Specially admitted students comprise a fraction of the freshman class of 7,000, but state Rep. Ron Wilson, D-Houston, is concerned.
"I want to get rid of all these protected classes and use the same criteria for everybody," said Wilson, who favors eliminating legacy admissions. "Just because somebody is a drama major or a band major or an athlete or whatever should not give them an edge."
AshaHill had two advantages. She was a nationally recruited basketball player who, like some of UT's recruited athletes, would have been admitted regardless because she graduated in the top 10 percent of her class at Del Valle High School in 1998. She also was recruited by Stanford and Vanderbilt universities but chose UT.
"You have anything that you may need to help you in your classes," said Hill, who graduated in 2002 and teaches and coaches in the Manor school district. "There's an academic center for athletes. You have tutors. You have mentors. That's definitely a plus."
Those students recruited in the arts can qualify for Presidential Admission Exemption Scholarships. The $1,000 annual awards are funded by the department luring the student. Most often, they are musicians who play an instrument critical to the university's orchestra program or a singer needed for the choral program. Six such scholarships were awarded to music students in 2002. Eight had been requested for the fall. Robert Freeman, dean of the College of Fine Arts, said he wants to make sure candidates can pull their weight academically.
"I don't want to admit any kid to the University of Texas, no matter what a terrific violinist or oboe player he or she may be, if it's pretty clear from the high school transcript the student isn't going to make it through the institution," he said.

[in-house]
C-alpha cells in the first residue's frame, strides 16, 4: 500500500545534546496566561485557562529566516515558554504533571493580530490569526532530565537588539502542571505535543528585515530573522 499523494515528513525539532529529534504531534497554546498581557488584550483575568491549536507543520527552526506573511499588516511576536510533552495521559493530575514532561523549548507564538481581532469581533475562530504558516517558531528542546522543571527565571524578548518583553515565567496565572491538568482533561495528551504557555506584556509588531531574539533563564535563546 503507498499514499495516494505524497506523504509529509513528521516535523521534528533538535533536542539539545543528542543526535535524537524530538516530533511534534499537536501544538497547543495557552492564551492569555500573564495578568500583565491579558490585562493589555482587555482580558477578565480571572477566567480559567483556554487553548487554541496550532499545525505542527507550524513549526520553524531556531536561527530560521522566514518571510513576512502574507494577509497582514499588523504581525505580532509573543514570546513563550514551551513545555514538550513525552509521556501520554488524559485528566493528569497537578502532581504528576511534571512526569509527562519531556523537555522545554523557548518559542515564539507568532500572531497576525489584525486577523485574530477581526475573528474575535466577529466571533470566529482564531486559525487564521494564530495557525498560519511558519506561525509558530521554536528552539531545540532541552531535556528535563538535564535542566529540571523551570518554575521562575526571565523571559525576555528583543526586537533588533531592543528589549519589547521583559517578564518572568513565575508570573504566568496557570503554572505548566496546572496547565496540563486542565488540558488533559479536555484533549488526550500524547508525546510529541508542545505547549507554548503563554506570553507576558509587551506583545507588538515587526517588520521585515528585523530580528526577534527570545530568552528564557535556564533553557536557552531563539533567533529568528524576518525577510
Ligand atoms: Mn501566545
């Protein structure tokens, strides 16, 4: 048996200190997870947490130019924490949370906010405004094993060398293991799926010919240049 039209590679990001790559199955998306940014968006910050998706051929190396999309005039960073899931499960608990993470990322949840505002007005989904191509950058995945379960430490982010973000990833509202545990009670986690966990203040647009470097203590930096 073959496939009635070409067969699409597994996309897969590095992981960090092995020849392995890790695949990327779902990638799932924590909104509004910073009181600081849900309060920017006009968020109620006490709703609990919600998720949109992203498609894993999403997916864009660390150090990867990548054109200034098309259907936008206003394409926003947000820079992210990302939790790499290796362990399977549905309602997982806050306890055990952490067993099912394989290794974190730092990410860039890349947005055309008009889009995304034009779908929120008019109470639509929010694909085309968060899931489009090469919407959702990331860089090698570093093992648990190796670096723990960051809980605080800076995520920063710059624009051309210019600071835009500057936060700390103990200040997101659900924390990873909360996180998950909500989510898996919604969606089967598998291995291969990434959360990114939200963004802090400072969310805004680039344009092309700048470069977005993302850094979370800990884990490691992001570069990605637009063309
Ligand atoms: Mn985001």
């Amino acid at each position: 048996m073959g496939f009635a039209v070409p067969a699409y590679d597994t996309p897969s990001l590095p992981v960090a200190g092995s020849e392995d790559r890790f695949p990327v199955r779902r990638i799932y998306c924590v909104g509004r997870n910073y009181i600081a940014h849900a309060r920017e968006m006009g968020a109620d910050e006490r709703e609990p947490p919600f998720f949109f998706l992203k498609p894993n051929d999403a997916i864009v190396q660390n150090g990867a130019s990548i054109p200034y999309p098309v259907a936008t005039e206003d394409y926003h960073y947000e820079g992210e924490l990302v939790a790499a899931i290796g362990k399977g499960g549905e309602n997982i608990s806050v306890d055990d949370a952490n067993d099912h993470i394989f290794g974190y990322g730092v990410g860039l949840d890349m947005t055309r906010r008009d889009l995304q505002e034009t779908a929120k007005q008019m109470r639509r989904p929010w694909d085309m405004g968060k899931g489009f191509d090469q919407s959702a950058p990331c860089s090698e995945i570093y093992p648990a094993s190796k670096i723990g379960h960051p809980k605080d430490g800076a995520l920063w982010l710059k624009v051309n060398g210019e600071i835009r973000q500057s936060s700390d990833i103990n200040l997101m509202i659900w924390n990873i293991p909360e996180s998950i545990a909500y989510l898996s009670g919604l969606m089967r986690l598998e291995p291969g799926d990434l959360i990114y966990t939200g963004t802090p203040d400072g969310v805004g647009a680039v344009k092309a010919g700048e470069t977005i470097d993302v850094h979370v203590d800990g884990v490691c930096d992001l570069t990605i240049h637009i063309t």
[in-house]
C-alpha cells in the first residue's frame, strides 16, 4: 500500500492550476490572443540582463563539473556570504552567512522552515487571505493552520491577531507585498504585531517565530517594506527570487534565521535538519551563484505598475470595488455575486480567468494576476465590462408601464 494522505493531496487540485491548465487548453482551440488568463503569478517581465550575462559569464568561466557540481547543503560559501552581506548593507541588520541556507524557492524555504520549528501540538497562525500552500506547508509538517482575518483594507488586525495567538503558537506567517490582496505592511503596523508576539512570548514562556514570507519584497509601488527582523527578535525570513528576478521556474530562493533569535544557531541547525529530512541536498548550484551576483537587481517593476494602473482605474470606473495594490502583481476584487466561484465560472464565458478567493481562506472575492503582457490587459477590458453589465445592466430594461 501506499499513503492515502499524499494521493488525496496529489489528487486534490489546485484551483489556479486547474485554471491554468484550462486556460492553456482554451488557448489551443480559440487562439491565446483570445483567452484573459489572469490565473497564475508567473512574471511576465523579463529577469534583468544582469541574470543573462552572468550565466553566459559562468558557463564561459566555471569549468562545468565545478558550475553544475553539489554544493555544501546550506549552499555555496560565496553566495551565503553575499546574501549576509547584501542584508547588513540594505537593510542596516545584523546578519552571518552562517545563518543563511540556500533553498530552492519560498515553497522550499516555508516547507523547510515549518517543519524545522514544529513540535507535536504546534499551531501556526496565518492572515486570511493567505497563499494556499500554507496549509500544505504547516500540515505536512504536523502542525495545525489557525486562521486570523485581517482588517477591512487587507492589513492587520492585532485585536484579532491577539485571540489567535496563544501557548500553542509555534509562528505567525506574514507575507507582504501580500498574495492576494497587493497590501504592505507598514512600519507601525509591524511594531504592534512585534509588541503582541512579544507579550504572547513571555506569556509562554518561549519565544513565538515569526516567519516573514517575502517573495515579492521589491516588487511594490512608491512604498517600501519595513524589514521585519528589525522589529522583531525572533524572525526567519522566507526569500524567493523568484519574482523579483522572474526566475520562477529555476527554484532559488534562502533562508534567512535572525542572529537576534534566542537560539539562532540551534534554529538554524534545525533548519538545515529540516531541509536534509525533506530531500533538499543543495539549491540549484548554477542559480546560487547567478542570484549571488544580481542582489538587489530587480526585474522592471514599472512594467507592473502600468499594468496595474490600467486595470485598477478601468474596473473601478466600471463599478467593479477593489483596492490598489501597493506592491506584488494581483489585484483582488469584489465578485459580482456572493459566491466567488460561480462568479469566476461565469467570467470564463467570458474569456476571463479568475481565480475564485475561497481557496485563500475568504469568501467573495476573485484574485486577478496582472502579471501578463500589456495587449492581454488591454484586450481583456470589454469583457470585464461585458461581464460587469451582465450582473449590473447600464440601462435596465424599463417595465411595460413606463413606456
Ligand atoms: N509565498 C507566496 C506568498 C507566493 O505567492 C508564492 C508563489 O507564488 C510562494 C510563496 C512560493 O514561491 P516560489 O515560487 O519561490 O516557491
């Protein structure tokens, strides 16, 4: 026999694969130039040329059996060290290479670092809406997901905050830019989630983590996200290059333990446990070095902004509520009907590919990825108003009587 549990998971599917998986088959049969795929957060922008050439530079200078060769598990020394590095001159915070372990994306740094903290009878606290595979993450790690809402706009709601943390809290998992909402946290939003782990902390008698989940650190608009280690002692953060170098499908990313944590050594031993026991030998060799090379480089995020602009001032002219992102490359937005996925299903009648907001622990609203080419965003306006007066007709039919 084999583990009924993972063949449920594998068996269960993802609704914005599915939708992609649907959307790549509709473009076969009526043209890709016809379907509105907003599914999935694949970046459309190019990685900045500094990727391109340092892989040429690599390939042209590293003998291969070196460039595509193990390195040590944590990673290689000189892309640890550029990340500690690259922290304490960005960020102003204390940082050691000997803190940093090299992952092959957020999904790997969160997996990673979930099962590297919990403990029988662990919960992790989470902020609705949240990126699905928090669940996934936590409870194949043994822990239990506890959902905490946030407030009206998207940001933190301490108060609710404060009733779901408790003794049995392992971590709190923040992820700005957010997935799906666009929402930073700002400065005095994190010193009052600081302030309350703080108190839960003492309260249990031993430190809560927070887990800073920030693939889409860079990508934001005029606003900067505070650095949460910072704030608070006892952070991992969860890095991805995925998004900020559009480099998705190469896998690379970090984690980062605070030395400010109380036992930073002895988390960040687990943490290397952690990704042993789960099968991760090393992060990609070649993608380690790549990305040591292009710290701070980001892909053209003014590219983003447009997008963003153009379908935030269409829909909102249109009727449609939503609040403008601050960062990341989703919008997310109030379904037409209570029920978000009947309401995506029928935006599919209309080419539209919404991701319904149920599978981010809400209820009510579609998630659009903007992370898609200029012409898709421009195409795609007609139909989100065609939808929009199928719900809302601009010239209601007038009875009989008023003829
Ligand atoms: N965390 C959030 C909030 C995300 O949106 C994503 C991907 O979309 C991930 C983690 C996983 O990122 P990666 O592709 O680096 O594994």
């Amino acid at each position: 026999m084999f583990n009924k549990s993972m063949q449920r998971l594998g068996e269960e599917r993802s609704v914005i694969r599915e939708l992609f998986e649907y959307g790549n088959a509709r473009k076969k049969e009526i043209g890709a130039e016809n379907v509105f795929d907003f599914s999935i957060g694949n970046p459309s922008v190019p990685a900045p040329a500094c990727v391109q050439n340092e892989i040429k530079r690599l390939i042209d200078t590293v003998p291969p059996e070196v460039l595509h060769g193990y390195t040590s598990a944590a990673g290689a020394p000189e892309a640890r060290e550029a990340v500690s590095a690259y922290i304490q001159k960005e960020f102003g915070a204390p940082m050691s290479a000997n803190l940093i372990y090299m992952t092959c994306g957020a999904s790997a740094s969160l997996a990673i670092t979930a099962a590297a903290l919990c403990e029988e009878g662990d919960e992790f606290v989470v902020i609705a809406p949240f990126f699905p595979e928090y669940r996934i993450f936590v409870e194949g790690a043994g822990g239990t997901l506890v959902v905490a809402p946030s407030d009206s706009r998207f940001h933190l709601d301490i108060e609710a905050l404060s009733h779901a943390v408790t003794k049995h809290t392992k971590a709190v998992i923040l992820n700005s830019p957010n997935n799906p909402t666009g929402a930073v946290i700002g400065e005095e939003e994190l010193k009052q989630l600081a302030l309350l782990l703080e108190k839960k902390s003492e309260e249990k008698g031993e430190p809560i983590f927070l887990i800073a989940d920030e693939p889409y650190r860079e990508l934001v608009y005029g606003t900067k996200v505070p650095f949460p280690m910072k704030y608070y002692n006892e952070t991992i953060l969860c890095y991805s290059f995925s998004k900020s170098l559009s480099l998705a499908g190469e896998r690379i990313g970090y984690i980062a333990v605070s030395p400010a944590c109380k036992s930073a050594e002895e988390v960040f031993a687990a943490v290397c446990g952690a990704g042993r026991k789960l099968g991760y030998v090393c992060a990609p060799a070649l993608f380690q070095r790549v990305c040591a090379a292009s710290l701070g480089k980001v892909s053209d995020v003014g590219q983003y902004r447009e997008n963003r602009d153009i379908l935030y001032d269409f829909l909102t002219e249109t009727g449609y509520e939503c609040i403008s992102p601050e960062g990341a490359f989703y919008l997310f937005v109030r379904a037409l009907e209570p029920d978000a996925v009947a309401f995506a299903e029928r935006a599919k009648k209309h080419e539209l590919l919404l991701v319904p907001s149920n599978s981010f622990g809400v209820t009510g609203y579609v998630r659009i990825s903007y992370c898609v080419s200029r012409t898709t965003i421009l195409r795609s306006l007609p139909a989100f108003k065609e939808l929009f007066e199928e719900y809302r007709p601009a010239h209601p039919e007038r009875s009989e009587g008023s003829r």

Increasing competition at flagship public universities makes special admissions a source of resentment, despite their small numbers, said Barmak Nassirian of the American Association of Collegiate Registrars and Admissions Officers.
"These special admissions are not a big enough factor to cause much of a change in anybody's odds of being admitted. But the public is quite uneasy and latches onto every story of injustice and unfairness," he said. "That's now being directed at the most insignificant footnotes to admissions policy."
Critics complain about alumni preferences, especially, because they favor wealthier, mostly white applicants at a time when colleges are trying to increase diversity. The University of California stopped granting resident status to out-of-state legacy applicants. The University of Georgia, sensitive to fairness concerns, stopped awarding legacies an extra one-quarter point after a court order that blocked affirmative action admissions.
As those schools and others drop their legacy policies, UT is considering doing the opposite.
"A whole lot of the students who apply to us are legacies," Walker said. "They tell us in their essays of this long tradition of parents or grandparents who graduated from UT and want to continue that long tradition. We just don't have a way in our process to account for that."